This is a photo of a kiln shelf. It’s a one-inch thick, 12-pound shelf made primarily of mullite high-alumina clay that will withstand the 2,350+ degrees (F) of a gas-fired kiln. The shelf holds pottery and other items that are ready for their second and final firing. In the photo, the brown “paint” is actually kiln wash that I painted onto the bare spots of about 20 kiln shelves today. After firing, it will appear white as shown in the photo. Without this kiln wash, the glaze on the pottery would adhere to the shelf during firing and then likely chip from the pot as it is removed from the shelf after the firing. I say likely because before you set pots into the kiln, you must sponge off the excess glaze that lingers on the foots of bowls, plates, cups, vases. However, occasionally, a small drop or drip or smear of glaze escapes the sponge and necessitates applying kiln wash to the shelves.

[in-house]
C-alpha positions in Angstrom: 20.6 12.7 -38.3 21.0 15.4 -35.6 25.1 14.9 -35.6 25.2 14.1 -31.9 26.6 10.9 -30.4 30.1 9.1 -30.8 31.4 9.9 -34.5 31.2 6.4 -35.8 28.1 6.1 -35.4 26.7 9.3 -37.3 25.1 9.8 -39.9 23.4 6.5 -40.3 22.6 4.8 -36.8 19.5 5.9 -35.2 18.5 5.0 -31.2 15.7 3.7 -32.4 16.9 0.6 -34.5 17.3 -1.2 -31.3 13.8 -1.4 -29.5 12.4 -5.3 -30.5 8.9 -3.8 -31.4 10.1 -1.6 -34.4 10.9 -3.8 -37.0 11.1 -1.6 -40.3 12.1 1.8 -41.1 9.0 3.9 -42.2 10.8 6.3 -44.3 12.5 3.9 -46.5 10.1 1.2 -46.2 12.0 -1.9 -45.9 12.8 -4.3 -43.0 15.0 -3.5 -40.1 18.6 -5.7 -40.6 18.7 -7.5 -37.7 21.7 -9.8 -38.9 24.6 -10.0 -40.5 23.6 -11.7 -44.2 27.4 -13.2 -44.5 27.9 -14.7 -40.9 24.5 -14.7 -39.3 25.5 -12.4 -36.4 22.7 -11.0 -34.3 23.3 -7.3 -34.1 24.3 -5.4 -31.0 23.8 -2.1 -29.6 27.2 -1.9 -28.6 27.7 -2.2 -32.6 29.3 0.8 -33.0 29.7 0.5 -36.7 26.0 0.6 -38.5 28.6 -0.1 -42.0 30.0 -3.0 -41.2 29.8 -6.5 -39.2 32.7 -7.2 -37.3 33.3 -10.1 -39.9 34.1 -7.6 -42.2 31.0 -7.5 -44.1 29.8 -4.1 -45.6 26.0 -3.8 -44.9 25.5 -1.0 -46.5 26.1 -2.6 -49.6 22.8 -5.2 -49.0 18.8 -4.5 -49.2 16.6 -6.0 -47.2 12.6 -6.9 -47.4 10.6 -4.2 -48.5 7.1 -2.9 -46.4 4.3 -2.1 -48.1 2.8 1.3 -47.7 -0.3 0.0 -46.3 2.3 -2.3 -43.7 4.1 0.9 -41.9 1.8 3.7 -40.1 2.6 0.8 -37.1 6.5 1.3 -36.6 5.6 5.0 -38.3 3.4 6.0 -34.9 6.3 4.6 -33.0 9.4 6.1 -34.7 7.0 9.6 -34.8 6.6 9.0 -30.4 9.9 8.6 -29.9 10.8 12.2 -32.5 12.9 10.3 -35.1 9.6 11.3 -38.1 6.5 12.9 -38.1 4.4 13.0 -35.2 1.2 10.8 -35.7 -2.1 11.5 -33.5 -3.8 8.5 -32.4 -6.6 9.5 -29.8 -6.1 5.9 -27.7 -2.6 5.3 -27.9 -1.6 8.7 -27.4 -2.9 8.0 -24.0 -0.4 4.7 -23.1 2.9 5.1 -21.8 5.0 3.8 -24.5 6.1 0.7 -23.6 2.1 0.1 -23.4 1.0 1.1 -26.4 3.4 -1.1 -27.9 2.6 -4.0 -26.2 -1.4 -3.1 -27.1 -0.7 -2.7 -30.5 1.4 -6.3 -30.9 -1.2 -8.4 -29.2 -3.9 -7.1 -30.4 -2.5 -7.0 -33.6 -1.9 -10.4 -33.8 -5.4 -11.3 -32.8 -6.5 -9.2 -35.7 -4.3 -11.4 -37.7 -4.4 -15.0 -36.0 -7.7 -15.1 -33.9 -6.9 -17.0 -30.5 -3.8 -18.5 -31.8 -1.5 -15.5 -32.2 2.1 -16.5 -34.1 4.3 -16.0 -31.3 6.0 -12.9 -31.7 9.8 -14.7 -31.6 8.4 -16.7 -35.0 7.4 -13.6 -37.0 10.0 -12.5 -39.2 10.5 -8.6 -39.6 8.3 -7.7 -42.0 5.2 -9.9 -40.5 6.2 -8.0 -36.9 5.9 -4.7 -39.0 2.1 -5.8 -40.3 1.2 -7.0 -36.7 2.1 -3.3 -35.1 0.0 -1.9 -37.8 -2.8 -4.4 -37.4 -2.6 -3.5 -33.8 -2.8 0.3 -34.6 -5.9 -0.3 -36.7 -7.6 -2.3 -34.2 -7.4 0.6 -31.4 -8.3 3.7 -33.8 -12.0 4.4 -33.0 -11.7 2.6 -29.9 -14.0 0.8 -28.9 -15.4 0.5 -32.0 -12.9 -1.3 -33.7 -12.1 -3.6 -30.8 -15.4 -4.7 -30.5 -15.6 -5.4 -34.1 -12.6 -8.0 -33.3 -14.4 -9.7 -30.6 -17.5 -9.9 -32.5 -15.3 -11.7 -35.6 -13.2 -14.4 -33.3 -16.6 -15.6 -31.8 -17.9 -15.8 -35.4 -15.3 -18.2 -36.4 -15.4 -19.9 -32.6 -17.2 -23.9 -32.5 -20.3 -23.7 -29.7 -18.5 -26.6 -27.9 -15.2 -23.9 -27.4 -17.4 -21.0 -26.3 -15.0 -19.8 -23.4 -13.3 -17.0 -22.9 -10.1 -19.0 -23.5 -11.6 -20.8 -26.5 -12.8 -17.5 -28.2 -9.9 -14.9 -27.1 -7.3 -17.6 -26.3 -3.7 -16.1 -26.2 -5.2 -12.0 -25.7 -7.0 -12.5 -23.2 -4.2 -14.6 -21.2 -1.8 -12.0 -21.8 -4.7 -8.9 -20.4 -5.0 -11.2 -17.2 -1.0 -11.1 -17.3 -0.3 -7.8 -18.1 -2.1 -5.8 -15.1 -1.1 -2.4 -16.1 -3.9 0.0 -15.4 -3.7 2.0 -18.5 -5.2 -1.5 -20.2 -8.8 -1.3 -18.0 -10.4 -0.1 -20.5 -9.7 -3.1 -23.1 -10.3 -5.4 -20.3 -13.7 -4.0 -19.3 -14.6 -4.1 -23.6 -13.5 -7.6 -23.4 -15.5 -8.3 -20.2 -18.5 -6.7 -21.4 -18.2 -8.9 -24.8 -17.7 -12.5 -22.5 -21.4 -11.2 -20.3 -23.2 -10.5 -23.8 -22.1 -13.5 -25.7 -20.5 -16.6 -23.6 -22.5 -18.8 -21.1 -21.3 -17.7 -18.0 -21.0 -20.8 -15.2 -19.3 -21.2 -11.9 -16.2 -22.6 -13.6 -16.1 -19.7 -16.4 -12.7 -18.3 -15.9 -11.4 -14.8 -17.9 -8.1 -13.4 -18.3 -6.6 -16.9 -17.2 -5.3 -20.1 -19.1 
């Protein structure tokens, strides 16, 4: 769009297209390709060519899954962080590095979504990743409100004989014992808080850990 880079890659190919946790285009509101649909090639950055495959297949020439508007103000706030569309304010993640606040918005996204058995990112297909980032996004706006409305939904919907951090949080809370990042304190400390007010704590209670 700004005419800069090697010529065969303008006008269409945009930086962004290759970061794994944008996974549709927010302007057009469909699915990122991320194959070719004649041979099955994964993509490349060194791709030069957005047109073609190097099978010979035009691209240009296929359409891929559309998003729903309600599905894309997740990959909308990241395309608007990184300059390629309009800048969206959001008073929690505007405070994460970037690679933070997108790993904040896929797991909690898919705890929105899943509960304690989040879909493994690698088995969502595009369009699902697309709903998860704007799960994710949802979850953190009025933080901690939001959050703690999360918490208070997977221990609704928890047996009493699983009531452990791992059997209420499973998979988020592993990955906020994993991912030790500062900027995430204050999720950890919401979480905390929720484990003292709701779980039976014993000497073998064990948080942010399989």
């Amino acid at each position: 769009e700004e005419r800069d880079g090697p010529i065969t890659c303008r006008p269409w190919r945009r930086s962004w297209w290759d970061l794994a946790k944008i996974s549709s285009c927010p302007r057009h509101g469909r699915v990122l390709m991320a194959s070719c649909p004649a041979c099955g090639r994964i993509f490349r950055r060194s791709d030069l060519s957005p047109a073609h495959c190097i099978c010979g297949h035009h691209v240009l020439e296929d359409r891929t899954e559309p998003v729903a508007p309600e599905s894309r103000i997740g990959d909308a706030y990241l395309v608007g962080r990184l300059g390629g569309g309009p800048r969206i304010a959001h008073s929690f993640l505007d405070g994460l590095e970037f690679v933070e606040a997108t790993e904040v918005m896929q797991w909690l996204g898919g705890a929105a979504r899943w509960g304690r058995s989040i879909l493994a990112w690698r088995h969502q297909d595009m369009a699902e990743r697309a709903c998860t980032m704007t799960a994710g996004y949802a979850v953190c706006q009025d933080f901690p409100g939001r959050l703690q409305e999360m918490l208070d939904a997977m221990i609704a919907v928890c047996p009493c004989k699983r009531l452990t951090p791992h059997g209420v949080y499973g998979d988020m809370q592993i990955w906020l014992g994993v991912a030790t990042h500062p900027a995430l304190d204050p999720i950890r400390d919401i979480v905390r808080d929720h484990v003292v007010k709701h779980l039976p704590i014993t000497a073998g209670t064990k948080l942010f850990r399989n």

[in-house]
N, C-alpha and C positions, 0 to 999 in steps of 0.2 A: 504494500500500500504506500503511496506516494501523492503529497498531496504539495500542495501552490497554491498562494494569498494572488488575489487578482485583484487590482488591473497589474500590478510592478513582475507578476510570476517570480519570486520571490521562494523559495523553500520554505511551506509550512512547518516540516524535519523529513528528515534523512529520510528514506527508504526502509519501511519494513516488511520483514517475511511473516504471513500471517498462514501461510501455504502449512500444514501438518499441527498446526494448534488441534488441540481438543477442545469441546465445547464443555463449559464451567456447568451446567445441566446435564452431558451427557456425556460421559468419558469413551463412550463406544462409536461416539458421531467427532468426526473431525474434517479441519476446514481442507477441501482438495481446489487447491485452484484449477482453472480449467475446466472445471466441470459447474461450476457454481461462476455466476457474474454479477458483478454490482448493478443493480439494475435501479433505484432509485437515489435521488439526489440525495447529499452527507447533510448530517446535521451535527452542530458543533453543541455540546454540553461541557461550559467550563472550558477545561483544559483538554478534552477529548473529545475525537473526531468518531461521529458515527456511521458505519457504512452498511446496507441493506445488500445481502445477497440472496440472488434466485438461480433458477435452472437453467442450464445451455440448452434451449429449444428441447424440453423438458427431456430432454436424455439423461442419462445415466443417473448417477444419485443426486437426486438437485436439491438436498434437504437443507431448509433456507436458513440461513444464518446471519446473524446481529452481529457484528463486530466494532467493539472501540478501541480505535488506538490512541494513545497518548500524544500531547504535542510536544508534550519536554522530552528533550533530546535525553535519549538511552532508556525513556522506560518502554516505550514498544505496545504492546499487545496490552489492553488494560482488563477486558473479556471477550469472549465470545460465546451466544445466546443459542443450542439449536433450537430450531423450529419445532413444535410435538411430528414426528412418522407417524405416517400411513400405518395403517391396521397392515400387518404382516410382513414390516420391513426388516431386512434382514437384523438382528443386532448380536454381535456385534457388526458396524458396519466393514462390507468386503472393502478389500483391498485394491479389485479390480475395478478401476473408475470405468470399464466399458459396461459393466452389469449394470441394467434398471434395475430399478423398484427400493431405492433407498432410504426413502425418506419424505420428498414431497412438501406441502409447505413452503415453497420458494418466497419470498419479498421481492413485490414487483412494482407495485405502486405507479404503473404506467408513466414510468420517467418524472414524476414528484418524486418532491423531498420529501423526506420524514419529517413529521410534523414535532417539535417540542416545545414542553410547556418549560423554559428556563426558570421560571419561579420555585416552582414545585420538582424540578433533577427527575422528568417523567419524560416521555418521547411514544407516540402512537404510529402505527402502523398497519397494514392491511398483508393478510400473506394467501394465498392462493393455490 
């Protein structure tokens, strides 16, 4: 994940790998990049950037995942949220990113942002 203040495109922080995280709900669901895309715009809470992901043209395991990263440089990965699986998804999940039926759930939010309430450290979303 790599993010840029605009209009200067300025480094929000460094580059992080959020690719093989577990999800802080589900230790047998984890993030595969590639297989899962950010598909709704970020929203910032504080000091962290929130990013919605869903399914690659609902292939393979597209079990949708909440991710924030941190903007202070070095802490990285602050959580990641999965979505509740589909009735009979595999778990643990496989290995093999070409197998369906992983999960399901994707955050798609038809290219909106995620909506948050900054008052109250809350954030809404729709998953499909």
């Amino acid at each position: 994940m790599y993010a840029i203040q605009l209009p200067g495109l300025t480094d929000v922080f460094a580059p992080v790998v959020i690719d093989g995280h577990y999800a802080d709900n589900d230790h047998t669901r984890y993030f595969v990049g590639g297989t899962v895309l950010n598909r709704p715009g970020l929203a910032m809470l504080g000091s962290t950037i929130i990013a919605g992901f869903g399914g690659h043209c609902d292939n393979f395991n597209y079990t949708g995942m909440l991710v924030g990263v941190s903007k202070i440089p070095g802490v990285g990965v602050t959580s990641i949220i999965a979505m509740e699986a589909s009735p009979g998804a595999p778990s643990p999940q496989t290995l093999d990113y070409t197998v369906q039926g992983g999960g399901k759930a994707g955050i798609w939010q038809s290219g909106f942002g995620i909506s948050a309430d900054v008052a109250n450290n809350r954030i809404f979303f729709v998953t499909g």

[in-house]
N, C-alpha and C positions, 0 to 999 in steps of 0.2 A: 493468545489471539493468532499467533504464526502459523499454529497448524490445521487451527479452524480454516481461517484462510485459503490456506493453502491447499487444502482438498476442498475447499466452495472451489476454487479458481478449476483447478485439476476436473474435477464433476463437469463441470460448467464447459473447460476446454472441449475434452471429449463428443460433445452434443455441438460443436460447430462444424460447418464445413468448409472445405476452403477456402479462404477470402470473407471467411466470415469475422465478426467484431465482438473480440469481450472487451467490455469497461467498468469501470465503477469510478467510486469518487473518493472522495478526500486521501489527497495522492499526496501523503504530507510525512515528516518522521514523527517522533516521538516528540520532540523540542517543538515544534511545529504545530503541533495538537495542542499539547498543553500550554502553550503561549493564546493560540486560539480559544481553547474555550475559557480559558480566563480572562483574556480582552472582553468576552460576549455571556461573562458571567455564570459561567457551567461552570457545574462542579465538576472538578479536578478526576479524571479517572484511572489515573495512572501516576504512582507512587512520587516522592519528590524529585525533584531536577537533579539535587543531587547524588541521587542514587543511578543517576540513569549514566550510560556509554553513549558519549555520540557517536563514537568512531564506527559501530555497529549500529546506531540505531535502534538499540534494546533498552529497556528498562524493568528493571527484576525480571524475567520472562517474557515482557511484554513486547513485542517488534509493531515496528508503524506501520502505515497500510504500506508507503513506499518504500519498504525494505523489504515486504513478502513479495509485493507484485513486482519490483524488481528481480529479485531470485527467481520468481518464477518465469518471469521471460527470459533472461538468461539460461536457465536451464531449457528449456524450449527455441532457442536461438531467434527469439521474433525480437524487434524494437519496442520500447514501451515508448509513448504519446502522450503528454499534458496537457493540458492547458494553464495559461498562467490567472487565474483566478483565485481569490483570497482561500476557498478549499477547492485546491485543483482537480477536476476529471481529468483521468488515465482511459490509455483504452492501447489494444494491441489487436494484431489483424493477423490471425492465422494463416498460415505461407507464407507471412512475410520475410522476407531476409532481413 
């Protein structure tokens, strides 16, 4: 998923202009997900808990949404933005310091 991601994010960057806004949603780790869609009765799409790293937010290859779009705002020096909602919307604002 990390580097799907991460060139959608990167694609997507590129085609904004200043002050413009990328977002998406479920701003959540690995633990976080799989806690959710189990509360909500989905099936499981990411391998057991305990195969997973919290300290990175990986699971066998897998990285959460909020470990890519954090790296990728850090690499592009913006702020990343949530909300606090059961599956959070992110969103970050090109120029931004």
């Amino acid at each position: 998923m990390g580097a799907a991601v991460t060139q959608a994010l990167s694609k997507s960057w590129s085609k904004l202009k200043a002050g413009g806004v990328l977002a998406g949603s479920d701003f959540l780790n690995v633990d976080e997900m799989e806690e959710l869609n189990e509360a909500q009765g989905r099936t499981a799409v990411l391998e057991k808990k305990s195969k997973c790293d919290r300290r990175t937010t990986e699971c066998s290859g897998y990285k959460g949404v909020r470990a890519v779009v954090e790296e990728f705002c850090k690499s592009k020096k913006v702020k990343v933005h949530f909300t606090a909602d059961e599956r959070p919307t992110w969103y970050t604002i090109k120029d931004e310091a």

I’m a middle school language arts teacher, but during the summers I often find myself back in my husband’s ceramic art studio, doing some of the unglamorous tasks involved with, but absolutely critical to, the making of ceramic pottery, sculpture, and the like. Many think that “making pottery” primarily involves that spinning thing (the potter’s wheel) and paint (glaze), and clay. However, the behind-the-scenes work of a potter is much more mundane, complex — and more quietly beautiful, even — than those moments that some readers may recall from the movie Ghost.